St. Louis, Mo.,
06:00 AM

A Space to Bloom

Deja Cooper is a creative, energetic force. Never one with close family ties, she was surprised to find family through outreach programs in St. Louis.

She found safety and skills there, too.

Deja participated in the Outreach Program through Perennial, a nonprofit that teaches creative skills by reusing materials to make something new. Perennial partners with local programs supporting women in transition, such as former prisoners or survivors of domestic violence or homelessness.

“When we started Perennial, I had done work that served former prisoners and homeless vets. I found it was a fundamental tie to what they were going through – trying to rebuild their lives and transferring that into fixing something and being creative with it,” says Perennial Founder and Executive Director Jenny Murphy.

When Deja first started coming to the shop, she knew exactly what she wanted to make.

“She has really great ideas. Often times, we have people who are more timid. She was ready to create,” Jenny says. With the help of Jenny, Deja made a colorful display for her sunglasses.

“The Outreach Program is a safe space,” Deja says. “With the life experiences I’ve had, I’ve been searching for places I could feel safe. That’s exactly what Perennial is for a lot of women.

“Honestly, it’s going to sound clichéd, but everyone at Perennial is family.”

Jenny founded Perennial as a way to provide a space for people to reuse old, broken, castoff materials and make something new and useful with them.

“My background is in art, so I had this foundation of experience that allowed me to find uses for discarded materials. Without much money for resources, I could make spaces and clothing I wanted,” she says. “There’s so much trash, so I wanted to find a commercial application for it where it’s a community project to educate people and teach those skills.”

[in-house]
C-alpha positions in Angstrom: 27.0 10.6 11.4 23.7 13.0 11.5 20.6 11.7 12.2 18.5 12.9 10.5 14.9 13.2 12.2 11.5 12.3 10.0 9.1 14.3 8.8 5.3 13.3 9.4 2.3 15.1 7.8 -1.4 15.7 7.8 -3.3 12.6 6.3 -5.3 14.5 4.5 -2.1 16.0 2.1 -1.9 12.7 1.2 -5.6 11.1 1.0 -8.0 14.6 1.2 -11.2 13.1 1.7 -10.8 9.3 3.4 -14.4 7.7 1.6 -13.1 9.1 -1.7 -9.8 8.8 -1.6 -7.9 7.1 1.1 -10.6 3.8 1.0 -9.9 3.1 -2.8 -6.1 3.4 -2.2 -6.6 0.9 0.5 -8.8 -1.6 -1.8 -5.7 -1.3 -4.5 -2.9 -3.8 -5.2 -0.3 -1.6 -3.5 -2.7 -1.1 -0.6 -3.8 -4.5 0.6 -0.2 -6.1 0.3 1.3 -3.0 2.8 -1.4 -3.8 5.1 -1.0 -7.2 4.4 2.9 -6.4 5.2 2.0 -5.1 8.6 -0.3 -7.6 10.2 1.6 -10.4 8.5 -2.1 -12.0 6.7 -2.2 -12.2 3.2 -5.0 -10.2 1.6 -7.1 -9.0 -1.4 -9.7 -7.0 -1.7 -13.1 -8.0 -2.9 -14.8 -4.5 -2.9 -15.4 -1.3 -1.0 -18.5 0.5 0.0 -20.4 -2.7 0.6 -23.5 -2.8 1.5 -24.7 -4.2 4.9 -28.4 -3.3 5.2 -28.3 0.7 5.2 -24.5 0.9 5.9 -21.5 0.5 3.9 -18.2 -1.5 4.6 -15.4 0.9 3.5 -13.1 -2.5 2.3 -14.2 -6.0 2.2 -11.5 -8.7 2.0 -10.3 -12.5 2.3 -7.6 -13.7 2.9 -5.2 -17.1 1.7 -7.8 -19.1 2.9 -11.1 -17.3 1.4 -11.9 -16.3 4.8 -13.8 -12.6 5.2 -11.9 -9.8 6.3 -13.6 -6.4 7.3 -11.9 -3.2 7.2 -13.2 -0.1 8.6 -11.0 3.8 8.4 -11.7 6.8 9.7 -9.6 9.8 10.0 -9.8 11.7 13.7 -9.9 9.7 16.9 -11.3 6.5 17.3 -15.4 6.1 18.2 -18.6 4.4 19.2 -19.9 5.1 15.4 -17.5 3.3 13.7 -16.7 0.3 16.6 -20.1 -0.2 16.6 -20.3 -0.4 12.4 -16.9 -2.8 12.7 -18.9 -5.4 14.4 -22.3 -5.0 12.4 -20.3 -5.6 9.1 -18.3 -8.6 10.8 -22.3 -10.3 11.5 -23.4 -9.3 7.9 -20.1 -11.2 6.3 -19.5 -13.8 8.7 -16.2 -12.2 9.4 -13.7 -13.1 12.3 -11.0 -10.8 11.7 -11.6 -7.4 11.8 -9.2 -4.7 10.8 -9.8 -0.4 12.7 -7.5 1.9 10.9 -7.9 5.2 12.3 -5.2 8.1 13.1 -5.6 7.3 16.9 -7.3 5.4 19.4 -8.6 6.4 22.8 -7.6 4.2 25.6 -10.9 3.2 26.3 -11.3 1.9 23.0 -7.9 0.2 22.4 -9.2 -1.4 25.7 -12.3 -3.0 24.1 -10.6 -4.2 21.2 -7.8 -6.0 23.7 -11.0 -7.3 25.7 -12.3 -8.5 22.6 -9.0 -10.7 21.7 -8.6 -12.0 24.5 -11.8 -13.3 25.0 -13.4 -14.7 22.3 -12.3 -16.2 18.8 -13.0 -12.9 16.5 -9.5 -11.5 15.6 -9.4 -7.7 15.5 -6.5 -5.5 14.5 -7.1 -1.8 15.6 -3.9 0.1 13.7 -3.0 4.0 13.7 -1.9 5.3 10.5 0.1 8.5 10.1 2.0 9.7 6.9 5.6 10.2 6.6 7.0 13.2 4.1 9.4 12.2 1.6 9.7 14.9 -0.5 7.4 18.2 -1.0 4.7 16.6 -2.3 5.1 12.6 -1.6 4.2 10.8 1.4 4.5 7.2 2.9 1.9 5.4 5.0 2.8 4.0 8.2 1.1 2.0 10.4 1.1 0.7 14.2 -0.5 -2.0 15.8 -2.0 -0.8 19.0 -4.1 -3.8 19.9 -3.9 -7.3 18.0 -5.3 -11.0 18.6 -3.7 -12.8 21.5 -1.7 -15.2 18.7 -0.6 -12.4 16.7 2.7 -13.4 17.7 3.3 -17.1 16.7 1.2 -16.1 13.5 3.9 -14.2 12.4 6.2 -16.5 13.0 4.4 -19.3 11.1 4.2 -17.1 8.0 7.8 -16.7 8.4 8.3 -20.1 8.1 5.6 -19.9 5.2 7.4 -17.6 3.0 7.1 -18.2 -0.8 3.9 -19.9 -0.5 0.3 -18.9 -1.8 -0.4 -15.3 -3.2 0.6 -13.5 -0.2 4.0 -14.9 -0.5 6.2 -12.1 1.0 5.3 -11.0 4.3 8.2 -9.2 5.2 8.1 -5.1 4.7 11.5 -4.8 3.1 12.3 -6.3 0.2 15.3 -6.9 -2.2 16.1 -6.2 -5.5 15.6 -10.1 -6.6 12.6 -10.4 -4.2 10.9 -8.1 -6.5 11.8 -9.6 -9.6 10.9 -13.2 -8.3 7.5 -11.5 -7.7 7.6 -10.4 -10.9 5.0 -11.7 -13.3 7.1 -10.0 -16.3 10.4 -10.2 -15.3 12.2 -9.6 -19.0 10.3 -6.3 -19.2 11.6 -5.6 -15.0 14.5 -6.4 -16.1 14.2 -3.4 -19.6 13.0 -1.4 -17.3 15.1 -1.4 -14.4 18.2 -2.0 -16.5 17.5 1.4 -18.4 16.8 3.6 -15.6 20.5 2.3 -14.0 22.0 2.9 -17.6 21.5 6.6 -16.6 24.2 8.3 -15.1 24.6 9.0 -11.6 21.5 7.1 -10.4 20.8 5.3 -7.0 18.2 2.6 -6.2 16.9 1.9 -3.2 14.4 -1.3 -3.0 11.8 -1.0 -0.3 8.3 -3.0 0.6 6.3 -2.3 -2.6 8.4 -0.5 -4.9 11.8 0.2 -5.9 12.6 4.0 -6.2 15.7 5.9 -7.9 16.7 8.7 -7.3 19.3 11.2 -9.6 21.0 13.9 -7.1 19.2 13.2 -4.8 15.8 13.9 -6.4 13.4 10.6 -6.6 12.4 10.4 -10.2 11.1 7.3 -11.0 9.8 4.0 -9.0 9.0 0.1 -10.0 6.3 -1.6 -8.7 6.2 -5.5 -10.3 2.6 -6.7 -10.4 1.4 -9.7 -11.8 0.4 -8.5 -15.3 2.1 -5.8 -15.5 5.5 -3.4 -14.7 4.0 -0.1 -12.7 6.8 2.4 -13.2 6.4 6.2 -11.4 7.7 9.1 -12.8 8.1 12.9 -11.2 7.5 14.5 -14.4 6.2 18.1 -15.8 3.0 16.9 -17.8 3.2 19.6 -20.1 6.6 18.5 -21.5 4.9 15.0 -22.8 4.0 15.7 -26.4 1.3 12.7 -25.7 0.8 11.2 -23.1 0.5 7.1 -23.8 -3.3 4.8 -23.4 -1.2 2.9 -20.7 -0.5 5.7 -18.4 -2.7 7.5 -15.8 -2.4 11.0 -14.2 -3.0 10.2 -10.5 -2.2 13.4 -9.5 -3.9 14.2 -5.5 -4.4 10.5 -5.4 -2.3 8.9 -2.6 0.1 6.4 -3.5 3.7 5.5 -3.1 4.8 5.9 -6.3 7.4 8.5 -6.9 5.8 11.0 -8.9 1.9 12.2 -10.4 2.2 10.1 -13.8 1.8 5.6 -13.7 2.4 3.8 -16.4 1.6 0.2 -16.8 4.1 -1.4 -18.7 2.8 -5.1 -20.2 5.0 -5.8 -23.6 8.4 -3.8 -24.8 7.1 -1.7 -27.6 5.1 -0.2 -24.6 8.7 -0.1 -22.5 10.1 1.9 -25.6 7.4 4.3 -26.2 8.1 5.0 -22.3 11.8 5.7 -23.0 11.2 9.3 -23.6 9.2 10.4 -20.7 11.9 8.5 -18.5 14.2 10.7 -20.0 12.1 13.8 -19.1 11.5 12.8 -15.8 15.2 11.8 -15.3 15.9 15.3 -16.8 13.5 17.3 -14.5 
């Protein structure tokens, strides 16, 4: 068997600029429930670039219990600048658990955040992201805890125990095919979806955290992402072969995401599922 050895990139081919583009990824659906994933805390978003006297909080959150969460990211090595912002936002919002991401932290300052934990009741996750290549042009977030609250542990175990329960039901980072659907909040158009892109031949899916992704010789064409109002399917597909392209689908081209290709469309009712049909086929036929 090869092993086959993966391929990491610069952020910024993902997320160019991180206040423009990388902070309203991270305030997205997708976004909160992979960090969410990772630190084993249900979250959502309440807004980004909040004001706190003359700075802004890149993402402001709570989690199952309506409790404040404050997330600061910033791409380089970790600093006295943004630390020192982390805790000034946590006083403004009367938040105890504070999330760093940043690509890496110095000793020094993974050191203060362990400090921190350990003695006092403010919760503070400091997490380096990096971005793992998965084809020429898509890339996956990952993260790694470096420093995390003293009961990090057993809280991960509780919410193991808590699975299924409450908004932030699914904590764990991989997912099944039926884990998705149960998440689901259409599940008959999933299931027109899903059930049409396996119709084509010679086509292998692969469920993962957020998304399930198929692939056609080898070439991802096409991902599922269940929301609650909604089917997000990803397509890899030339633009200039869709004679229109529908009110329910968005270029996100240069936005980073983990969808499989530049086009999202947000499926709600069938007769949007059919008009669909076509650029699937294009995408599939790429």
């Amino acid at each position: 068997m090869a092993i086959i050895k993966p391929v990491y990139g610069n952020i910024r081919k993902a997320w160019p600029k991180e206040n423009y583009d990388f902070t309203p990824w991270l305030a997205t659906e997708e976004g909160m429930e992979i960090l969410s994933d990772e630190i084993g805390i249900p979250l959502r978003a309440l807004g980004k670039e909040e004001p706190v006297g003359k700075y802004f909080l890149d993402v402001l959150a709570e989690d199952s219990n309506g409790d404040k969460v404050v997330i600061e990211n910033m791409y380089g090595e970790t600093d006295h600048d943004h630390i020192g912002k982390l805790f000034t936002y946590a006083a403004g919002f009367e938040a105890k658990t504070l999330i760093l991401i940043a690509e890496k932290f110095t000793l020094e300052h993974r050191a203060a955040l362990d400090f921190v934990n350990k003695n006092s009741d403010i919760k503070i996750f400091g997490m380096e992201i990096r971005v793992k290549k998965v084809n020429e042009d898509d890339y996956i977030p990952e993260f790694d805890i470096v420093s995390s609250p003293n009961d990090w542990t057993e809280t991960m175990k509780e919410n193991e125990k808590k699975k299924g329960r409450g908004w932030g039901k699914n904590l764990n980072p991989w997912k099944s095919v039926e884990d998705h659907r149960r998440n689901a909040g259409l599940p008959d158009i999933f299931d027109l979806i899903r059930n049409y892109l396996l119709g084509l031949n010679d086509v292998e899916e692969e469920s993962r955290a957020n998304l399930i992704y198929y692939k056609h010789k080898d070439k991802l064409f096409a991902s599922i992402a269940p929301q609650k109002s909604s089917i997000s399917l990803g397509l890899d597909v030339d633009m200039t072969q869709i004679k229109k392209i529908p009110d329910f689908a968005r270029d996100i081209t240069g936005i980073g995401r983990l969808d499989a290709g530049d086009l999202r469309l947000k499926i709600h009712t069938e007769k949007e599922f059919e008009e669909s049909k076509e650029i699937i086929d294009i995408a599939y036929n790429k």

Perennial hosts classes for a slew of DIY projects – from home and garden to sewing and fashion to woodworking, upholstery, textiles. Not only do participants get a great piece they made, they can take those new skills and apply them elsewhere.

“Everyone comes from different backgrounds there, but you would think we grew up together. We find common ground and that makes us realize we’re not that different. We all love art,” Deja says.

“Perennial, in so many ways, has saved me. Being from this city, it’s something I never knew was here. It makes me look at my city completely differently. We do have these amazing programs and now I know that. I’m grateful, eternally grateful, for what I’ve gotten out of this program,” she says.

Perennial received a $25,000 State Farm Neighborhood Assist® grant in 2018 to help impact more lives in their community. Part of the State Farm Neighborhood of Good® initiative, State Farm Neighborhood Assist is back for its eighth year in 2019. The program awards $25,000 grants to 40 nonprofit organizations to help fund neighborhood education, safety and community development projects.

Cause submissions will be accepted starting June 5 and will end once 2,000 submissions are reached. The voting phase will follow from Aug. 14-23, where the public can vote for their favorite cause from the list of 200 finalists. The 40 winners will be announced Sept. 25. To submit a cause, visit the Neighborhood Assist website.

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